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Role of vimentin in modulating immune cell apoptosis and inflammatory responses in sepsis

Scientific Reportsvolume 9, Article number: 5747 (2019) | Download Citation


New diagnostic biomarkers or therapeutic targets for sepsis have substantial significance for critical care medicine. In this study, 192 differentially expressed proteins were selected through iTRAQ. Based on cluster analysis of protein expression dynamics and protein-protein interactions, hemopexin, vimentin, and heat shock protein 90 were selected for further investigation. It was demonstrated that serum vimentin (VIM) levels were significantly increased in patients with sepsis and septic shock compared to controls and that VIM expression was significantly increased in lymphocytes isolated from septic shock and sepsis patients compared to controls. Moreover, a nonsurvivor group had higher serum VIM levels and VIM expression in lymphocytes. Caspase-3 was significantly upregulated in Jurkat T cells lacking VIM and when exposed to LPS compared to control cells. In contrast, caspase-3 was reduced nearly 40% in cells over-expressing VIM. IL-2, IL-10 and IFN-α levels were significantly decreased in cells lacking VIM compared to control cells, whereas they were not significantly altered in cells over-expressing VIM. These findings suggest that VIM modulates lymphocyte apoptosis and inflammatory responses and that VIM could be a new target for the diagnosis and prognostic prediction of patients with sepsis or septic shock.


Sepsis refers to the presence of a serious infection in combination with organ dysfunction1. Due to sepsis’s significant clinical heterogeneity and nonspecific characteristics, timely and accurate diagnosis of sepsis—as well as prognosis of disease severity—is clinically difficult. Although significant advances in the clinical treatment of sepsis have been made, the mortality associated with sepsis remains high2. It has been reported that nearly 250,000 cases of sepsis result in death in the USA annually3, equivalent to approximately 59.6 deaths per 100,000 individuals4. In China, it has been reported that nearly 37 of every 100 ICU admissions were for severe sepsis or septic shock, and the overall ICU and hospital mortality rates were 28.7% and 33.5%, respectively5. The development of sepsis is an extremely complex and rapid pathophysiological process involving inflammation/anti-inflammation cascades, humoral/cellular immunity, and hemodynamic abnormalities6.

Once a diagnosis of sepsis is made, and standard treatment initiated, it is often difficult to differentiate between patients more likely to achieve positive, rather than negative, outcomes. Biomarkers have the potential to guide clinicians to extend treatment beyond standard regiments and to predict patient outcomes. Two types of biomarkers can be identified in clinical practice: diagnostic or prognostic biomarkers used independent of therapy and biomarkers used as an adjunct to guide treatment7. Regardless of classification, the demand for new and accurate biomarkers for sepsis or septic shock is high. In 2010, Pierrakos and Vincent estimated that at least 178 different sepsis biomarkers have been reported in the scholarly literature8; 4 years later, Sandquist and Wong reported that soluble triggering receptor expressed on myeloid cells-1 (sTREM-1), IL-27, soluble urokinase-type plasminogen activator receptor (suPAR), neutrophil CD64, presepsin, cell-free DNA (cfDNA), and certain miRNAs could be potential biomarkers for the diagnosis, prognosis and treatment of sepsis9.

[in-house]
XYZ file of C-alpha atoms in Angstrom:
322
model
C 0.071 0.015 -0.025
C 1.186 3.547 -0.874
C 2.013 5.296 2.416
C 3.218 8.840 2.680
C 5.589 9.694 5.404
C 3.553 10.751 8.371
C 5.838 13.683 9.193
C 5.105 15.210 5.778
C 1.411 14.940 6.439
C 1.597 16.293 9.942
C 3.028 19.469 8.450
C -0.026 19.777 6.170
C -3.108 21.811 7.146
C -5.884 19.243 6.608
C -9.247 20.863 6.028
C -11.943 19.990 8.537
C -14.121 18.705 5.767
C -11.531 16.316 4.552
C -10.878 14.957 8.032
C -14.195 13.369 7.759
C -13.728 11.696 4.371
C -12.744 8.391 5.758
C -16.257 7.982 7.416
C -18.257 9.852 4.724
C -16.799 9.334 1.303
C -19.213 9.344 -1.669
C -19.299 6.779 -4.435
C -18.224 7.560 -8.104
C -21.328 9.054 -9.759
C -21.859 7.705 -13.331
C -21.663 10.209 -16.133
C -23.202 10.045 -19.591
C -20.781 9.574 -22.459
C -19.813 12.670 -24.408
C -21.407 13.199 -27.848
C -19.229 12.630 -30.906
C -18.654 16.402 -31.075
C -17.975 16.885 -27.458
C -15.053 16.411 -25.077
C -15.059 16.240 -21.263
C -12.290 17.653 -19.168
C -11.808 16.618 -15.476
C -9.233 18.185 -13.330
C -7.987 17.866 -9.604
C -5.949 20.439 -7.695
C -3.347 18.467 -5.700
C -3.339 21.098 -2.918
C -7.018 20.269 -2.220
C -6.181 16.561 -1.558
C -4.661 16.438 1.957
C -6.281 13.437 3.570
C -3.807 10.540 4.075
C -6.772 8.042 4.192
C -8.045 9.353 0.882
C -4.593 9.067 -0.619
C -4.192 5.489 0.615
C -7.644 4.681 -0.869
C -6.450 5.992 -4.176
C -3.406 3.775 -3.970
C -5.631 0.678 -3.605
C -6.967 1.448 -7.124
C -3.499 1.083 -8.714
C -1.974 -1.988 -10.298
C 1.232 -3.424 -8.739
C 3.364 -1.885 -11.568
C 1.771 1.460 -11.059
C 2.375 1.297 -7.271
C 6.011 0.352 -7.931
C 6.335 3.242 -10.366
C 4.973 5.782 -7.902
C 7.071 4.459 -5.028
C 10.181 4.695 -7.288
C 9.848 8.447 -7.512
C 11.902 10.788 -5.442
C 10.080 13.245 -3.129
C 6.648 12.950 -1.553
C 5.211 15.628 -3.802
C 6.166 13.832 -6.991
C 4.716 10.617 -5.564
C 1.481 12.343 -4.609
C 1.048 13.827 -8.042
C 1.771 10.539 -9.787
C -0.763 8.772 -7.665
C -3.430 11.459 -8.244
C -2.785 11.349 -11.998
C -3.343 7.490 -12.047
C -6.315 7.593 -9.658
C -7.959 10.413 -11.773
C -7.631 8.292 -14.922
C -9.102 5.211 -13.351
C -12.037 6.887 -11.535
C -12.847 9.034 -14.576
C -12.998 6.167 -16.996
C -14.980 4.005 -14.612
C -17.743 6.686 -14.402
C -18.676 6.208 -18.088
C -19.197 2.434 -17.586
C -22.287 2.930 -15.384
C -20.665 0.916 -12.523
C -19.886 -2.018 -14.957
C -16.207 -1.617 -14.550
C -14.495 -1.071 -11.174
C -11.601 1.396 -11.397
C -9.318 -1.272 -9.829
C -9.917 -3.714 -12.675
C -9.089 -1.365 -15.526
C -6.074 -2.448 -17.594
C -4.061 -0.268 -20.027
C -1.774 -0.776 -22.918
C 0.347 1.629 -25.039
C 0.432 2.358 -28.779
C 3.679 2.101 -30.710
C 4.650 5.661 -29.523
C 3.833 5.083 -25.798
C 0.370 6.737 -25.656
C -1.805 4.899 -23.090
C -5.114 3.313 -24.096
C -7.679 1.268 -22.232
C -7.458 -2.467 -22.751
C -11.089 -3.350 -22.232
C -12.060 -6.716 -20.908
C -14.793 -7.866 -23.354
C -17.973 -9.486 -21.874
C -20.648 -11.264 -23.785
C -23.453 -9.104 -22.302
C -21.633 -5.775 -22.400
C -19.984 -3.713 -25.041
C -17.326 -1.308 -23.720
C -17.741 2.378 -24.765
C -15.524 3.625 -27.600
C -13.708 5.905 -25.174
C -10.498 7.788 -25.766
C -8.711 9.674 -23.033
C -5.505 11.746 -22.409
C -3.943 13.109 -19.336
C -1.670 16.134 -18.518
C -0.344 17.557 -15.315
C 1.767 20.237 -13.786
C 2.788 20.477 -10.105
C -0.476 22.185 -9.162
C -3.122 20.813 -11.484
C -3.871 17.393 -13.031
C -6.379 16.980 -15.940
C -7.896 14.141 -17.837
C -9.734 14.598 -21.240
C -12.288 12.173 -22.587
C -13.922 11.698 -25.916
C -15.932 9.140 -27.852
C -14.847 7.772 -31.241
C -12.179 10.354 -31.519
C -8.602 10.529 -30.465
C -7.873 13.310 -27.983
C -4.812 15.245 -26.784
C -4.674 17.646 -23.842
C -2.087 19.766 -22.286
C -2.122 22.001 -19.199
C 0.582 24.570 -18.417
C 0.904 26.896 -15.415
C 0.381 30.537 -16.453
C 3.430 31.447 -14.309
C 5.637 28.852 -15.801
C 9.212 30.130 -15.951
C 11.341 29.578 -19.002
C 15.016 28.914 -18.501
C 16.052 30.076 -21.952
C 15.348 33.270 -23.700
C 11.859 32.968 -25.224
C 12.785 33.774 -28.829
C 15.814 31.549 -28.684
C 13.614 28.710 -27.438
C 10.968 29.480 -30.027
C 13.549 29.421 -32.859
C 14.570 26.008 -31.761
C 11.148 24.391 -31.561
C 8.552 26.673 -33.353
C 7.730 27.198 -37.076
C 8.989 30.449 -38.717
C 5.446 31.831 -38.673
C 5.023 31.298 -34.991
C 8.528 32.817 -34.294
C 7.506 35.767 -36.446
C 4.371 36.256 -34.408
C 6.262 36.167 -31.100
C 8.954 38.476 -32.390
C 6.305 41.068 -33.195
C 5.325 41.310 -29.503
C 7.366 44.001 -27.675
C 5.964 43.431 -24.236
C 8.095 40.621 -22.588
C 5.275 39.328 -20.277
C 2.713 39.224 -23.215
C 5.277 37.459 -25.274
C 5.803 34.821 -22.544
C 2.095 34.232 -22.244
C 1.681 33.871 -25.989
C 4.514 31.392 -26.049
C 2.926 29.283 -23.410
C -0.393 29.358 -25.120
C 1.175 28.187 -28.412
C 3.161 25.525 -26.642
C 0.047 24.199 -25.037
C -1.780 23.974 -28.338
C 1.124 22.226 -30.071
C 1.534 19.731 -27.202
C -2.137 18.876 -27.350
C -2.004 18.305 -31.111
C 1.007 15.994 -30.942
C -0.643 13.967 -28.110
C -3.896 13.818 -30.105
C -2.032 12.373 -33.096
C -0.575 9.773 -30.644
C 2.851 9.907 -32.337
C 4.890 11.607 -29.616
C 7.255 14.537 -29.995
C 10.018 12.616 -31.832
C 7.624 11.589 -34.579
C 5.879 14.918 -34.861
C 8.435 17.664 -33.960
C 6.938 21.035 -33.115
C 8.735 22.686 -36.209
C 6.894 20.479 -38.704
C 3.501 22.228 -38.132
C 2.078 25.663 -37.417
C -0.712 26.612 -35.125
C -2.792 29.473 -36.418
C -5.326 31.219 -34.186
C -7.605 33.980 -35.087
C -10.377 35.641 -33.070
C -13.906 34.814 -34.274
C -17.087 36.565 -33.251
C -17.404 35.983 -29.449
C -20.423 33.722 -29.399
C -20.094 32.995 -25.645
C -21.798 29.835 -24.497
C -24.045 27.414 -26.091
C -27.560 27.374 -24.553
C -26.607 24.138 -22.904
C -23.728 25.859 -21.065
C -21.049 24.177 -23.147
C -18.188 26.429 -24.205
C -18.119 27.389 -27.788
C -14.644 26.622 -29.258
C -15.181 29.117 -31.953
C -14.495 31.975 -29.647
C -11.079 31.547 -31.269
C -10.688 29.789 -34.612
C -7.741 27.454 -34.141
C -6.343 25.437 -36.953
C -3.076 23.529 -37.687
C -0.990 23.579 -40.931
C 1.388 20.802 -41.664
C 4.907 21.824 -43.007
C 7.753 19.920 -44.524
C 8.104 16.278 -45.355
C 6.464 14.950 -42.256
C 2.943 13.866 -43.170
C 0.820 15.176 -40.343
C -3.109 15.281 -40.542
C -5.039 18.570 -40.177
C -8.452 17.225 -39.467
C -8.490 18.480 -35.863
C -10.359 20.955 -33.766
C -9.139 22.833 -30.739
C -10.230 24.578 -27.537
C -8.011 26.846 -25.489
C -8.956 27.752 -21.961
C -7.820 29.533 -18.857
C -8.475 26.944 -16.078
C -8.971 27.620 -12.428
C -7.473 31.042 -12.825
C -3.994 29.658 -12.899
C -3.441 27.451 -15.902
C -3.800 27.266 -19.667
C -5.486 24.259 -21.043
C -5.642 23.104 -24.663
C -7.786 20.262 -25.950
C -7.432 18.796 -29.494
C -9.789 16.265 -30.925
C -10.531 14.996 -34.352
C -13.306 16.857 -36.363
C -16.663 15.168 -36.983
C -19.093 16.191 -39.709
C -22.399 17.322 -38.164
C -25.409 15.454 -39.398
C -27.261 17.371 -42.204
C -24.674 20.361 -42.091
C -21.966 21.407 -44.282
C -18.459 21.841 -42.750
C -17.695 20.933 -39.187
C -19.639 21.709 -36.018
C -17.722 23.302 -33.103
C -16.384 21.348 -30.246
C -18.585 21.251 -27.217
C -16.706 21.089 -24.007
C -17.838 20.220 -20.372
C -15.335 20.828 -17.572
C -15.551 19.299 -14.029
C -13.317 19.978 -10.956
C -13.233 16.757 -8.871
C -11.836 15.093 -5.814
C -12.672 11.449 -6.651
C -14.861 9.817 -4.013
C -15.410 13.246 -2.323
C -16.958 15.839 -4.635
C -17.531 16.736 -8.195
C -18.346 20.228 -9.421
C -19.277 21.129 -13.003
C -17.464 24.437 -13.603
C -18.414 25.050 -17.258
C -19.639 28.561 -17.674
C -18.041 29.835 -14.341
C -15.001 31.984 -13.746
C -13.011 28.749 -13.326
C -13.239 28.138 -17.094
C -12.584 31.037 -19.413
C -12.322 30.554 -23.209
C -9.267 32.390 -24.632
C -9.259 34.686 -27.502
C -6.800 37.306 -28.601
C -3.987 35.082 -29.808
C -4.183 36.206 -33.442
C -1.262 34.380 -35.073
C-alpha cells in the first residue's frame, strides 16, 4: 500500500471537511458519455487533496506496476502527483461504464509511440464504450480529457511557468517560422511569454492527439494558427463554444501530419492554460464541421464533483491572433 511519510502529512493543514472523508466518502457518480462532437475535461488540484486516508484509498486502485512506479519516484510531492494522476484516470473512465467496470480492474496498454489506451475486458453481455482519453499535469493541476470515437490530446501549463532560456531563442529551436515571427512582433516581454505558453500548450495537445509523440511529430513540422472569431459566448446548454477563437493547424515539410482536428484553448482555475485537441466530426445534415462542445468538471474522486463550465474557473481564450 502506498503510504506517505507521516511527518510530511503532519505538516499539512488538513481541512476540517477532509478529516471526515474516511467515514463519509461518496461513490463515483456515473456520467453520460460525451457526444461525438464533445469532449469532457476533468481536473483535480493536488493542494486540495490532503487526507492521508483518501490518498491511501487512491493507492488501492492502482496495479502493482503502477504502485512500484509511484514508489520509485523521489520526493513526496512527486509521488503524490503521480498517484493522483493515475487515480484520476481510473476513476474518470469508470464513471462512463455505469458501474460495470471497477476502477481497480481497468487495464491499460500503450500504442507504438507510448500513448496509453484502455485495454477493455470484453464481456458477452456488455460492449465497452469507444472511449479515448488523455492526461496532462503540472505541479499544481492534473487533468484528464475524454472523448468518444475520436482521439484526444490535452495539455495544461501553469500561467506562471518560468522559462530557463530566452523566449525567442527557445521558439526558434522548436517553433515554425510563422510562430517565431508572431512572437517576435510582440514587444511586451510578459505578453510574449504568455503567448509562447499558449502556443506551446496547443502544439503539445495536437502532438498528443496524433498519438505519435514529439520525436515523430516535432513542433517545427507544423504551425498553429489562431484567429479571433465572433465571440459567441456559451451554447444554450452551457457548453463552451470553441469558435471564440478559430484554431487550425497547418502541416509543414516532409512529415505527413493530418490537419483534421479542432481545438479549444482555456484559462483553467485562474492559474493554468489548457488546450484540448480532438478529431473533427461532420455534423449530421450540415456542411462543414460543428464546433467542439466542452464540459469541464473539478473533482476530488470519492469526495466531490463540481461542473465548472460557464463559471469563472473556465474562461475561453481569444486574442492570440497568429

With recent developments and increased use of basic biotechnological methods, including genomics, transcriptomics, proteomics and metabolomics platform technologies in biomedical and clinical research, newly discovered potential biomarkers for sepsis diagnosis and prognosis have increased. In this context, we have focused on the application of clinical proteomics and metabolomics for the diagnosis and prognosis of sepsis. Specifically, we have assessed various urinary biomarkers at different stages of sepsis development and identified lysosome-associated membrane protein-1 (LAMP-1) as being closely related to a poorer prognosis, which revealed the important role of autophagy during the progression of sepsis10,11,12. Additionally, we have also previously reported the important role of sulfur-containing amino acids and vitamin D in sepsis11,13. We have further performed proteomics analysis of blood samples collected from patients with sepsis or septic shock, and we found that serum vimentin levels were significantly increased in these patients.

Vimentin is an intermediate filament expressed in variety of cells, including lymphocytes and neutrophils. Recent studies have suggested that vimentin plays a role in many cell and tissue functions, including apoptosis of neutrophils and lymphocytes14,15,16,17,18. Since apoptosis of innate immune cells—particularly lymphocyte apoptosis—has been recognized as an important step in the pathogenesis of sepsis, and as vimentin plays a role in lymphocyte apoptosis, we hypothesized that disruption of vimentin in lymphocytes results in cell death and that soluble vimentin released by apoptotic cells into blood circulation could serve as a potential biomarker for the prognosis of sepsis. To test this hypothesis, the current study was carried out in the following three stages: screening target proteins from patient blood samples and selecting vimentin as a target protein, validation of the vimentin in the clinical setting of sepsis, and in vitro experimental studies to explore the role of vimentin in regulating apoptosis of lymphocytes in response to endotoxin exposure.